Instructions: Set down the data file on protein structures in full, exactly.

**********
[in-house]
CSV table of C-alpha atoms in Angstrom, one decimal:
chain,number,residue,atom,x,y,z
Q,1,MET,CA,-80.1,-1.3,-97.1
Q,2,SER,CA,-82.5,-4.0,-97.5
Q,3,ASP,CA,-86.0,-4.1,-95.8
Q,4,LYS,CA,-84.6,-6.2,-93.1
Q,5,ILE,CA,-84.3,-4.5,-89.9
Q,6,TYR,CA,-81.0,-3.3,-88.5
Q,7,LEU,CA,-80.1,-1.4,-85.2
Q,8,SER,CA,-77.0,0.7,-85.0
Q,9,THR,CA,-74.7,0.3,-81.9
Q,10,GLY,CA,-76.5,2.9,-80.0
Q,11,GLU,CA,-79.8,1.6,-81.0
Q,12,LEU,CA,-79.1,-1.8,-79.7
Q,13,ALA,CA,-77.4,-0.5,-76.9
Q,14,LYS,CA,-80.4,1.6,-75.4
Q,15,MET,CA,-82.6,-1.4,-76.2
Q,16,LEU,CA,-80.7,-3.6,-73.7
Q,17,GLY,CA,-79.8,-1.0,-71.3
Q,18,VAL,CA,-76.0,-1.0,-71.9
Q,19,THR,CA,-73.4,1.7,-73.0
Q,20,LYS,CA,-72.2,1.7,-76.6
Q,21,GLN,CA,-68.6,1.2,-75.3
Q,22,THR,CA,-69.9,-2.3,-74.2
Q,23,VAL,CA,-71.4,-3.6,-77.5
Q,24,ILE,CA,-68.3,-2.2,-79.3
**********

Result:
[in-house]
CSV table of C-alpha atoms in Angstrom, one decimal:
chain,number,residue,atom,x,y,z
Q,1,MET,CA,-80.1,-1.3,-97.1
Q,2,SER,CA,-82.5,-4.0,-97.5
Q,3,ASP,CA,-86.0,-4.1,-95.8
Q,4,LYS,CA,-84.6,-6.2,-93.1
Q,5,ILE,CA,-84.3,-4.5,-89.9
Q,6,TYR,CA,-81.0,-3.3,-88.5
Q,7,LEU,CA,-80.1,-1.4,-85.2
Q,8,SER,CA,-77.0,0.7,-85.0
Q,9,THR,CA,-74.7,0.3,-81.9
Q,10,GLY,CA,-76.5,2.9,-80.0
Q,11,GLU,CA,-79.8,1.6,-81.0
Q,12,LEU,CA,-79.1,-1.8,-79.7
Q,13,ALA,CA,-77.4,-0.5,-76.9
Q,14,LYS,CA,-80.4,1.6,-75.4
Q,15,MET,CA,-82.6,-1.4,-76.2
Q,16,LEU,CA,-80.7,-3.6,-73.7
Q,17,GLY,CA,-79.8,-1.0,-71.3
Q,18,VAL,CA,-76.0,-1.0,-71.9
Q,19,THR,CA,-73.4,1.7,-73.0
Q,20,LYS,CA,-72.2,1.7,-76.6
Q,21,GLN,CA,-68.6,1.2,-75.3
Q,22,THR,CA,-69.9,-2.3,-74.2
Q,23,VAL,CA,-71.4,-3.6,-77.5
Q,24,ILE,CA,-68.3,-2.2,-79.3